Web-Based Supportive Psychotherapy to Prevent Posttraumatic Stress Disorder: A Cross Sectional Study on the Iranian National Under-14 Girls’ Football Team After Nepal Earthquake in 2015


Bahar Hassanmirzaei ORCID 1 , 2 , Salman Khalifeh Soltani 1 , 2 , 3 , * , Zohreh Haratian 1 , Navid Moghadam 1 , 2

1 Assessment and Rehabilitation Center – IFMARC, Tehran, Iran

2 Sports Medicine Research Center, Neuroscience Institute, Tehran University of Medical Sciences, Tehran, Iran

3 Department of Sport and Exercise Medicine, Iran University of Medical Sciences, Tehran, Iran

How to Cite: Hassanmirzaei B, Khalifeh Soltani S, Haratian Z, Moghadam N. Web-Based Supportive Psychotherapy to Prevent Posttraumatic Stress Disorder: A Cross Sectional Study on the Iranian National Under-14 Girls’ Football Team After Nepal Earthquake in 2015, Asian J Sports Med. 2017 ; 8(4):e13778. doi: 10.5812/asjsm.13778.


Asian Journal of Sports Medicine: 8 (4); e13778
Published Online: November 16, 2017
Article Type: Research Article
Received: February 25, 2017
Revised: July 11, 2017
Accepted: September 10, 2017


Background: Earthquakes are devastating natural disasters. When an earthquake occurs during a significant event, such as Asian football confederation (AFC) under-14 girls’ regional championship in Nepal (2015), all catastrophic casualties should be taken into account, including mental side effects on young sensitive groups. The present paper aimed to report risk-reduction activities for posttraumatic stress disorder (PTSD) in 18 young members of the Iranian football team.

Methods: Distant location of the team members persuaded the team physician to use Internet-based social applications for supportive psychotherapy during 1 year after the shock. The child report of posttraumatic symptoms (CROPS), along with the parent report of posttraumatic symptoms (PROPS), was used to collect data from players and their parents. No randomization (except for replications) was applied and no control group was recruited in this study.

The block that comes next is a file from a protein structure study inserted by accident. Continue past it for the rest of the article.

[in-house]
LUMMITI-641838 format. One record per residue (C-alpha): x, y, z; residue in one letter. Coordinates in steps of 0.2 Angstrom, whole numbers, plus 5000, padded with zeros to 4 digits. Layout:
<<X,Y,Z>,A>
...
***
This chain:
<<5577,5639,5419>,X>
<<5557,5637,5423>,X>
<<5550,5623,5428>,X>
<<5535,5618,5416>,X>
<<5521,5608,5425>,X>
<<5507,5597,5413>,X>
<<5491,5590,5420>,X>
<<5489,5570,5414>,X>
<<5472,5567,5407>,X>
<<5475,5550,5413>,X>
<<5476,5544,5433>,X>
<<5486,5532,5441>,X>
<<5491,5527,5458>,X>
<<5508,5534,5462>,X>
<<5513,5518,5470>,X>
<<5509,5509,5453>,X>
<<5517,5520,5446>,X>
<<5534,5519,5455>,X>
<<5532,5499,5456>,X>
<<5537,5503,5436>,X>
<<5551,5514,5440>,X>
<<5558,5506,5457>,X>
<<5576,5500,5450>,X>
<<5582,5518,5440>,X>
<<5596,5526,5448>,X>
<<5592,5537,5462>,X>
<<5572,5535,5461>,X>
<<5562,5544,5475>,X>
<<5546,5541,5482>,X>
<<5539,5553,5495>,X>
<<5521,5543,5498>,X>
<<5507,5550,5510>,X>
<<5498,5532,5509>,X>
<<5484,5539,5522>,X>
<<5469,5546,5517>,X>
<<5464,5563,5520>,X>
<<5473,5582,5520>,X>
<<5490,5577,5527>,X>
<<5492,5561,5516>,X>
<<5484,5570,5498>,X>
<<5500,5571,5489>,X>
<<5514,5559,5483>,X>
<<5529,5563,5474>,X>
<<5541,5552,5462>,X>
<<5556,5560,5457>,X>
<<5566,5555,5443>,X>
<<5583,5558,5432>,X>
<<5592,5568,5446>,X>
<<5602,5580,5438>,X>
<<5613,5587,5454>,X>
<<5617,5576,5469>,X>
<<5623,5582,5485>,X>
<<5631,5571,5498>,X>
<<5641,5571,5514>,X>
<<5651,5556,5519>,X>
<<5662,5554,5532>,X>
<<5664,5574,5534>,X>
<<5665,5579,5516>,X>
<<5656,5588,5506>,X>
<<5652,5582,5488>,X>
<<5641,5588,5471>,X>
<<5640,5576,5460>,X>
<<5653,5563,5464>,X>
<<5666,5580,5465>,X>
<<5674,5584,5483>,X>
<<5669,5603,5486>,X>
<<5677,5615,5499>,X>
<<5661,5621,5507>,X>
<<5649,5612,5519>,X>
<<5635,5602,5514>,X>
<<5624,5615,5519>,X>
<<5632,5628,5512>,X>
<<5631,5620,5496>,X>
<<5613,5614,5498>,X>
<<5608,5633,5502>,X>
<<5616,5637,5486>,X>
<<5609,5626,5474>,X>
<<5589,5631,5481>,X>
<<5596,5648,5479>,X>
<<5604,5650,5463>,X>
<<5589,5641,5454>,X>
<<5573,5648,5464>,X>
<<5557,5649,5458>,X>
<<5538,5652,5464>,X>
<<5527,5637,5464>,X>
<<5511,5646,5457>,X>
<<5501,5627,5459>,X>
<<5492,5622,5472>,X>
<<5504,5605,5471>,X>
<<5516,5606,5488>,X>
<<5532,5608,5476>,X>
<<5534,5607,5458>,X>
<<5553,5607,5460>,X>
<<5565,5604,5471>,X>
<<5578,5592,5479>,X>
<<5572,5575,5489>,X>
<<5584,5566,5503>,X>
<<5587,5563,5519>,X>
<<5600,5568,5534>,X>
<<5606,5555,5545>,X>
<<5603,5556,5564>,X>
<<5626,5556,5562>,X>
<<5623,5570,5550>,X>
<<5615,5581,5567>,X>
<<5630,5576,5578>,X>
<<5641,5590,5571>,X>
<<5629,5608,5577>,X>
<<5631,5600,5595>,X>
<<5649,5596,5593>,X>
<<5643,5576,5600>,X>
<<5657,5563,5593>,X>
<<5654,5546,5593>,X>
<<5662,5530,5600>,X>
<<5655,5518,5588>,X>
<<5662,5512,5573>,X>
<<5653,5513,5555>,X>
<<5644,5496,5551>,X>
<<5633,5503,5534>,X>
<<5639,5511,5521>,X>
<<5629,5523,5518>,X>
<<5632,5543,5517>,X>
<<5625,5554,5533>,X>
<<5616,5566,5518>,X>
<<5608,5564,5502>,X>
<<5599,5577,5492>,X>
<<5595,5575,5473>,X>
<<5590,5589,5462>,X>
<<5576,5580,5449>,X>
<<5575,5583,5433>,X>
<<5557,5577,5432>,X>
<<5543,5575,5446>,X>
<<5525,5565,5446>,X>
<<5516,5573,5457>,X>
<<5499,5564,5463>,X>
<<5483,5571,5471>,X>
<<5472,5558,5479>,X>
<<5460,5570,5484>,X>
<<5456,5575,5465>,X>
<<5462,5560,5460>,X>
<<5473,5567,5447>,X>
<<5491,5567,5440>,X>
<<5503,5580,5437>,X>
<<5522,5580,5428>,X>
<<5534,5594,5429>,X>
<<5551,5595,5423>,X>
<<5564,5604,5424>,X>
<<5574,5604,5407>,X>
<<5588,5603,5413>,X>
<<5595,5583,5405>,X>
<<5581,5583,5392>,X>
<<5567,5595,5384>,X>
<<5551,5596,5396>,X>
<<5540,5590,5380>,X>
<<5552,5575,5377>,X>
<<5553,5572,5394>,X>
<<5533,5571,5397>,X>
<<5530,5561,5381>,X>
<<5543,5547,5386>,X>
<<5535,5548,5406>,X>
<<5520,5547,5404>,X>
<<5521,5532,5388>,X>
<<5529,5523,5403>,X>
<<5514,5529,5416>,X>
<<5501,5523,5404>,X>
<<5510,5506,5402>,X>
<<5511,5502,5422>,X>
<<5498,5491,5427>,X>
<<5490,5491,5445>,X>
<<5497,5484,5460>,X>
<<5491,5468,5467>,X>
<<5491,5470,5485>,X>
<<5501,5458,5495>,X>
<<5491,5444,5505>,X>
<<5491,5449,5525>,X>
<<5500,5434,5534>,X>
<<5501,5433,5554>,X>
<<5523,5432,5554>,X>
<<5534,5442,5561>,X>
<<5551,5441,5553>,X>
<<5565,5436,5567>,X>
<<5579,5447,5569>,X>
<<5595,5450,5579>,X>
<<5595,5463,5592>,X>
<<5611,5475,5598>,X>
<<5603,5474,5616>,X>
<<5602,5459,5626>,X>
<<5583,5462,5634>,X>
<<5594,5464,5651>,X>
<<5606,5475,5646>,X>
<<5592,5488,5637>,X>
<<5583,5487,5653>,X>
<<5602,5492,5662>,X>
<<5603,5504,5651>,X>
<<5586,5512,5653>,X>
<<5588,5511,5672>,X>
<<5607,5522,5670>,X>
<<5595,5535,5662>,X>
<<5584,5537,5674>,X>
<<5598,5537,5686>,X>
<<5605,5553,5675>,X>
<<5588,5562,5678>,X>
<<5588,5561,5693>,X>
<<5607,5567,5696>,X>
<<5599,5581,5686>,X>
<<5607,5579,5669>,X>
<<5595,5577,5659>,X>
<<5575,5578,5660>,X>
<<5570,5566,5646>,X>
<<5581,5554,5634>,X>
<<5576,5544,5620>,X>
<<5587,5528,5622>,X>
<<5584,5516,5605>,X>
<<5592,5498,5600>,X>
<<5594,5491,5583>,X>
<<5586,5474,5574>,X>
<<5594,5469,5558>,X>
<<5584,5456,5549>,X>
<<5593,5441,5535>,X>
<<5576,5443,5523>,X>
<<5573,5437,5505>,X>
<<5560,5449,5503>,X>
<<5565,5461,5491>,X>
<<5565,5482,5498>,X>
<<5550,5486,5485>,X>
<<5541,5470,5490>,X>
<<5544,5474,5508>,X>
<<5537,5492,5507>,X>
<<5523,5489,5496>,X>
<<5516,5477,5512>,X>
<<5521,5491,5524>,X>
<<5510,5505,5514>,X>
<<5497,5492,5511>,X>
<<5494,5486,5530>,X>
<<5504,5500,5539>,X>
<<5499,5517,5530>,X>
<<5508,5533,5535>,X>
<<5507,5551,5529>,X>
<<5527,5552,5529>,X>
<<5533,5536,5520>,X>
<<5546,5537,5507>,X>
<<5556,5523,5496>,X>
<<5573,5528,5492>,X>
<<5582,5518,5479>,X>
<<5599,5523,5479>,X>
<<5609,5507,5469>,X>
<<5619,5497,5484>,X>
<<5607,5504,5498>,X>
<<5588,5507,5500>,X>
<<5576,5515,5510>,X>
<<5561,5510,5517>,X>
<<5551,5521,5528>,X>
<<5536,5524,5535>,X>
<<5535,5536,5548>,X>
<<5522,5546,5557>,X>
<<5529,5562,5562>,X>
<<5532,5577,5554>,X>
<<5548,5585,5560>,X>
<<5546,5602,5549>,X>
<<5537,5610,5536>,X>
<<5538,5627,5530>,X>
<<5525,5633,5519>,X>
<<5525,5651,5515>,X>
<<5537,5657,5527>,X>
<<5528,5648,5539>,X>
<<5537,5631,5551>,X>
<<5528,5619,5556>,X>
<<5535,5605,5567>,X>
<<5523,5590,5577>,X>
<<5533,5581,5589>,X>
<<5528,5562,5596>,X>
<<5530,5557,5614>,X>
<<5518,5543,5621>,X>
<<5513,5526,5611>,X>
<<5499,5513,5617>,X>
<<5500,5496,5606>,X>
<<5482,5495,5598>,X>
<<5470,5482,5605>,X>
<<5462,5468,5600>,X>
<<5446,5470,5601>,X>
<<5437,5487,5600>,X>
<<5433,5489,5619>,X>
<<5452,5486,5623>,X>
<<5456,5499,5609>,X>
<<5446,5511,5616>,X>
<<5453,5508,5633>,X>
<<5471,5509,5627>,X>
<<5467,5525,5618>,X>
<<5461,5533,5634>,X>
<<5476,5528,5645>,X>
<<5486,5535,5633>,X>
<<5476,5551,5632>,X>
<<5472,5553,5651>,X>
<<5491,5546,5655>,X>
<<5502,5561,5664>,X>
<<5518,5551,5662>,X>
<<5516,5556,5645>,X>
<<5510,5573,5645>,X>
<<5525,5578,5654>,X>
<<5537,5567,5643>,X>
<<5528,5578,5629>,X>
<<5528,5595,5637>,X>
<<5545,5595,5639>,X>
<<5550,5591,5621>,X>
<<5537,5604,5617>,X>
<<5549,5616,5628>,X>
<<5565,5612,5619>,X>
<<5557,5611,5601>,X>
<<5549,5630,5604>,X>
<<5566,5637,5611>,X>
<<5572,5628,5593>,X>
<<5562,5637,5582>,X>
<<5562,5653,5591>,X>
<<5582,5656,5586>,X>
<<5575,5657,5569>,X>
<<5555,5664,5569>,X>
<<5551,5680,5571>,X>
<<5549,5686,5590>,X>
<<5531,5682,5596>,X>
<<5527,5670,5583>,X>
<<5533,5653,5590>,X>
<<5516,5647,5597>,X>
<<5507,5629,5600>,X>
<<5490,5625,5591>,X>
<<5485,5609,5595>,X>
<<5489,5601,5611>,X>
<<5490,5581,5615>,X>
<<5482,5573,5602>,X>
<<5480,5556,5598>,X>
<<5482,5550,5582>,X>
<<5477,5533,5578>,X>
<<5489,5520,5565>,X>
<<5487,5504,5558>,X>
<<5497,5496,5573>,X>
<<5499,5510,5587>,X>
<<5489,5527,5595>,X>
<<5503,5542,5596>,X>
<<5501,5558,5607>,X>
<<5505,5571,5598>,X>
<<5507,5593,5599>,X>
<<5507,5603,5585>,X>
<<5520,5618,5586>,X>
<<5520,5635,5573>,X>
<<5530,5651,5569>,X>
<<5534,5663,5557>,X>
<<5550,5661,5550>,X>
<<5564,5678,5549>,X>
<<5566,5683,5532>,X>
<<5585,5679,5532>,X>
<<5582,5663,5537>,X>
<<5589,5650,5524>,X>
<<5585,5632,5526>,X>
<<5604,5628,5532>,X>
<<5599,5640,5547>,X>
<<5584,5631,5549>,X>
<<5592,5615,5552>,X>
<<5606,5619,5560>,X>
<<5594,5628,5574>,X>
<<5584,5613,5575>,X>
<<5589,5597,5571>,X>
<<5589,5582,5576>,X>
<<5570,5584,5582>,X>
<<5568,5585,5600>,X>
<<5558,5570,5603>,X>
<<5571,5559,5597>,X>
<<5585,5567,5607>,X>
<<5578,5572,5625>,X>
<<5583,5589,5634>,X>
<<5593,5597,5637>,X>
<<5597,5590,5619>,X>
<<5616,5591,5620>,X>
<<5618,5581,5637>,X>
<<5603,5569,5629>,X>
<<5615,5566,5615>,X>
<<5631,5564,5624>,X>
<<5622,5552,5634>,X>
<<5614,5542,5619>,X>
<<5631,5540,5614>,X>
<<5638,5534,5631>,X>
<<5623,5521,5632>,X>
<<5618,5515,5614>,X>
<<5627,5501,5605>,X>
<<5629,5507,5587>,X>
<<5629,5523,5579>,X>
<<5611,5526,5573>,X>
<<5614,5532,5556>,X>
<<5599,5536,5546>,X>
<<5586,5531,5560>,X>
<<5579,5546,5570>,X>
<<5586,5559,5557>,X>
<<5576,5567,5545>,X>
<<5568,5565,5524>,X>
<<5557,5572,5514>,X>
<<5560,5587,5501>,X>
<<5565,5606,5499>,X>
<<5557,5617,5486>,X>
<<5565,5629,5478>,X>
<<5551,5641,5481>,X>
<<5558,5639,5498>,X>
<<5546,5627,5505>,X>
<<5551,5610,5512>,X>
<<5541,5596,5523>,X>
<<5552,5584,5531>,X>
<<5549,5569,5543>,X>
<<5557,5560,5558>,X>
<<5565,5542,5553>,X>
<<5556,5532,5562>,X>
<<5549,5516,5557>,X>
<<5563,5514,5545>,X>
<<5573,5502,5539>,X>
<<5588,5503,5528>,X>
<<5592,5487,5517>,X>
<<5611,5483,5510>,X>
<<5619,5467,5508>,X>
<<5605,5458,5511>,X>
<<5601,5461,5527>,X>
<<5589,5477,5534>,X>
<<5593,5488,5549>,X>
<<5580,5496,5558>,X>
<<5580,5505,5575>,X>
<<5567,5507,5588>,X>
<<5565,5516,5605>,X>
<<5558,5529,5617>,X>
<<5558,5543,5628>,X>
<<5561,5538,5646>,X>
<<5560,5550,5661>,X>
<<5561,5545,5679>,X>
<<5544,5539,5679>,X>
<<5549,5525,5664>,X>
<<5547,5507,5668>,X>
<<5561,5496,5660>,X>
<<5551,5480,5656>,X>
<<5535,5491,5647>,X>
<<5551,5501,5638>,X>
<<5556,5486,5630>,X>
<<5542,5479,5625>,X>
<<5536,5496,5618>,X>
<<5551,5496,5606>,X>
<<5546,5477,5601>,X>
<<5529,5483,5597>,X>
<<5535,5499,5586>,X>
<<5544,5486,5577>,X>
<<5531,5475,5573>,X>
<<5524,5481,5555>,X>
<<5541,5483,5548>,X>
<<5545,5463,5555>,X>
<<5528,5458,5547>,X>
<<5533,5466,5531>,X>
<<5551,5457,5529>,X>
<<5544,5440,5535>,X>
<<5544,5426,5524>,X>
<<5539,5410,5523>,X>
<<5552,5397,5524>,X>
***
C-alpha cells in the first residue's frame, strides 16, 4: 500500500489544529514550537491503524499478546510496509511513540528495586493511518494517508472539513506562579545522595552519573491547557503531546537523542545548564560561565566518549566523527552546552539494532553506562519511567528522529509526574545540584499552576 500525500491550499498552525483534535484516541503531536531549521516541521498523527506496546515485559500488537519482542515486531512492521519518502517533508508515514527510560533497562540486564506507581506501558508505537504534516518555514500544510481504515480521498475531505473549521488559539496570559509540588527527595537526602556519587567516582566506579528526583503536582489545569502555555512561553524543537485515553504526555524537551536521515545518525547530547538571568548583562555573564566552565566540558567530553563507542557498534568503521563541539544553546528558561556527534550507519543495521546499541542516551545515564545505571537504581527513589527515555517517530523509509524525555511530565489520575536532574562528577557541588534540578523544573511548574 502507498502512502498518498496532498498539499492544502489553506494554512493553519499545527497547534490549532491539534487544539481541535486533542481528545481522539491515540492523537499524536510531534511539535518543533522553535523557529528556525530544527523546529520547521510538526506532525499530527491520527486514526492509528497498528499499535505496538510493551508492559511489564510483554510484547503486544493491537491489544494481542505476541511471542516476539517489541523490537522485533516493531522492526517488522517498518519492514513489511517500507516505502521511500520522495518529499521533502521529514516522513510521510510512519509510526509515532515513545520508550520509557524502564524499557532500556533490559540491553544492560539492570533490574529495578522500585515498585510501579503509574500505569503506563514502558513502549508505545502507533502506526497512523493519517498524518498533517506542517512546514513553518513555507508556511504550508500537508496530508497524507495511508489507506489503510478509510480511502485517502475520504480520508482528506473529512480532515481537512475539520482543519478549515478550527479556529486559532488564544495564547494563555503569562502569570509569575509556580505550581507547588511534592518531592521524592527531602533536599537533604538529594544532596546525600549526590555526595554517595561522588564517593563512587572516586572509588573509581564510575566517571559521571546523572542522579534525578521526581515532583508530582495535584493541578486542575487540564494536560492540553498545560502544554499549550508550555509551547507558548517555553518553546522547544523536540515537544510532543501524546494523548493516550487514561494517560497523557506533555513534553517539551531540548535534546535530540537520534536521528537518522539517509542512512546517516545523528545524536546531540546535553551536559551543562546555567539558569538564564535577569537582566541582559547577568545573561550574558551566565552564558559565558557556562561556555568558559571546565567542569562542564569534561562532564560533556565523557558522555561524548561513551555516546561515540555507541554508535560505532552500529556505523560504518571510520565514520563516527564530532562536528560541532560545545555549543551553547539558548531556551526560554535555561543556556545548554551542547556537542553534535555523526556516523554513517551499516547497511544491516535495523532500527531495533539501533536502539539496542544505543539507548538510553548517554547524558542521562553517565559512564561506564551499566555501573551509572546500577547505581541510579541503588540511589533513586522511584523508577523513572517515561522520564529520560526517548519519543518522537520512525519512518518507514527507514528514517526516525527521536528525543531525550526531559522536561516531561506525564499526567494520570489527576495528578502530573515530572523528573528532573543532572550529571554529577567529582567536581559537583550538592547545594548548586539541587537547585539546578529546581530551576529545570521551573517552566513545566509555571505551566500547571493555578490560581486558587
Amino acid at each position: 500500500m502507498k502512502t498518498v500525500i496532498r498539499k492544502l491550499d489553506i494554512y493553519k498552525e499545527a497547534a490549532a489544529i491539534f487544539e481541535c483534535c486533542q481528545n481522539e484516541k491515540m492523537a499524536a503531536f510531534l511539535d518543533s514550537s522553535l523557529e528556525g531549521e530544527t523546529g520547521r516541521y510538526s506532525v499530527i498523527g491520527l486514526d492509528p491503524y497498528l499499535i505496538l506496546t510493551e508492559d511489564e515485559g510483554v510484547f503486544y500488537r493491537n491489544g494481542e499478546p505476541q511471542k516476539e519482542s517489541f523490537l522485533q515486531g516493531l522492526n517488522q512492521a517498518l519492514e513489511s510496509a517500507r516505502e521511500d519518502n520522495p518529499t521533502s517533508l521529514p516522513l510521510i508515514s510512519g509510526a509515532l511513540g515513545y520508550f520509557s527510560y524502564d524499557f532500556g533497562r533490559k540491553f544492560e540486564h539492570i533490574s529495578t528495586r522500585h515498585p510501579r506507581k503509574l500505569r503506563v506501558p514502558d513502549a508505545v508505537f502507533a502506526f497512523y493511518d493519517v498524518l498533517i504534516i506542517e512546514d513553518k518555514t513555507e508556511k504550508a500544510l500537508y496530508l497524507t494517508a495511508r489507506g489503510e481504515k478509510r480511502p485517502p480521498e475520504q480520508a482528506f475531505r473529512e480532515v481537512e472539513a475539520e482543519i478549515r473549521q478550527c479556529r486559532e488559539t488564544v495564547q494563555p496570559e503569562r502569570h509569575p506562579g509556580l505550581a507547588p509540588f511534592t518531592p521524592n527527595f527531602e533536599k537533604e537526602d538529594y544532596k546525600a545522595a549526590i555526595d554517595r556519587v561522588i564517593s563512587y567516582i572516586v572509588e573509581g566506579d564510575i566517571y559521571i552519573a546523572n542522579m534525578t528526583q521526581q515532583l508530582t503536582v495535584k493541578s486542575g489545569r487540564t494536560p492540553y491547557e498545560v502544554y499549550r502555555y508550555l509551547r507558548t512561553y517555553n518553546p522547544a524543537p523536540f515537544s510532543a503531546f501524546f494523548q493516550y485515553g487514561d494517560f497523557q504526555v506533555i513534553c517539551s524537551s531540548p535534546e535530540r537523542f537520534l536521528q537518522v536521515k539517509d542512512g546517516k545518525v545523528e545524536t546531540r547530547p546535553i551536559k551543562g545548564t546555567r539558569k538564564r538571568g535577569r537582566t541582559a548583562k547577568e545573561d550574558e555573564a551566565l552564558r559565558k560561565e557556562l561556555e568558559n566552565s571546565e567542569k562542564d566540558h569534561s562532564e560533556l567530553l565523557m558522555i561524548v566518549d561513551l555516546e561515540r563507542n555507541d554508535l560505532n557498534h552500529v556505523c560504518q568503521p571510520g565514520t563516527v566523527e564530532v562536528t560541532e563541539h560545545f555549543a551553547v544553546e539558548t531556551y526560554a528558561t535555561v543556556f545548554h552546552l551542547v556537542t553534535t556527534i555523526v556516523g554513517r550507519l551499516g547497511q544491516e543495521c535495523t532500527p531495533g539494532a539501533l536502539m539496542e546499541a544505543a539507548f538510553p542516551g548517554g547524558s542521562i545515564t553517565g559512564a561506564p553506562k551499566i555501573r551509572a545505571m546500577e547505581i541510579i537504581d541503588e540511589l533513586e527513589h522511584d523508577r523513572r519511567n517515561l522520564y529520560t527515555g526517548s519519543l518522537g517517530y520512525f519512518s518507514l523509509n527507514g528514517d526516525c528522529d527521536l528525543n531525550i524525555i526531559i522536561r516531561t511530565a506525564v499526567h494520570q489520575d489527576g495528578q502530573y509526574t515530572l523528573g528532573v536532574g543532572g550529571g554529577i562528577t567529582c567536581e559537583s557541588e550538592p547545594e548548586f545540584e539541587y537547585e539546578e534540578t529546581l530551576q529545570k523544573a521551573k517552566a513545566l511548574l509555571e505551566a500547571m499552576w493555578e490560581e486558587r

Results: The results showed that some of the girls had acute stress symptoms and were prone to acute stress disorder if left unattended. The average CROPS score was 20.06 (SD, 2.48) in the second week, which decreased to 1.33 (SD, 1.29) after 1 year. Similar results in the sixth and twelfth months showed that the girls could reach a stable mental status using online supportive psychotherapy.

Conclusions: Despite lack of access to patients, use of supportive psychotherapy is still possible. Online meetings can help psychologists follow the stages of treatment accurately. The results of CROPS showed that it is possible to provide psychotherapy support through online discussions with patients.

1. Background

Considering the inevitable nature of earthquakes, preparedness should be taken into consideration. No one can either prevent or accurately predict such disasters in order to increase preparedness for the consequences. Besides direct damages, disasters may have various consequences due to lack of preparation, especially in developing countries.

Catastrophic events have been etiologically linked to a specific syndrome, known as posttraumatic stress disorder (PTSD). The question is how to prevent the adverse consequences, especially mental side effects, caused by such unpredictable disasters. The majority of studies on PTSD have been performed on adult exposure to extremely life-threatening situations, while there have been few empirical studies on children exposed to such situations (1). Overall, the highest prevalence of PTSD symptoms has been reported in children within 1 (2) to 5 years after the disaster (3).

PTSD symptoms tend to persist longer than those of depression (4). Therefore, it is necessary for PSTD patients, especially young women, to receive continuous psychological support (5). Overall, factors of age and gender have significant effects on PTSD symptoms after any type of treatment (6). Many studies suggest that people may overcome acute stress symptoms (ASSs) after periodic scheduled supportive counseling for at least 6 months (7). Many researchers have attempted to show that early trauma-focused, supportive psychological therapies are required for help-seekers after adverse events, such as natural disasters (8, 9).

Early interventions can particularly improve confronting abilities in those affected by chronic PTSD symptoms after an earthquake (10). There is adequate evidence to confirm the necessity of such therapies in preventing the damages of adverse events after PTSD symptoms are observed in a postcatastrophic period (11). Similar studies applying mental support showed very successful results in decreasing postshock symptoms of PTSD, especially among children (12).

On April 25, 2015 (local time, 11:56 a.m.), an earthquake with a massive surface-wave magnitude of 7.8 (Richter), followed by dozens of aftershocks, struck Nepal during the Asian football confederation (AFC) U-14 girls’ regional championship (13). The Iranian national team had also participated in the 20th AFC U-14 girls’ regional championship. In general, mass casualties during sport events are considerable, but earthquakes do not frequently occur during important international events.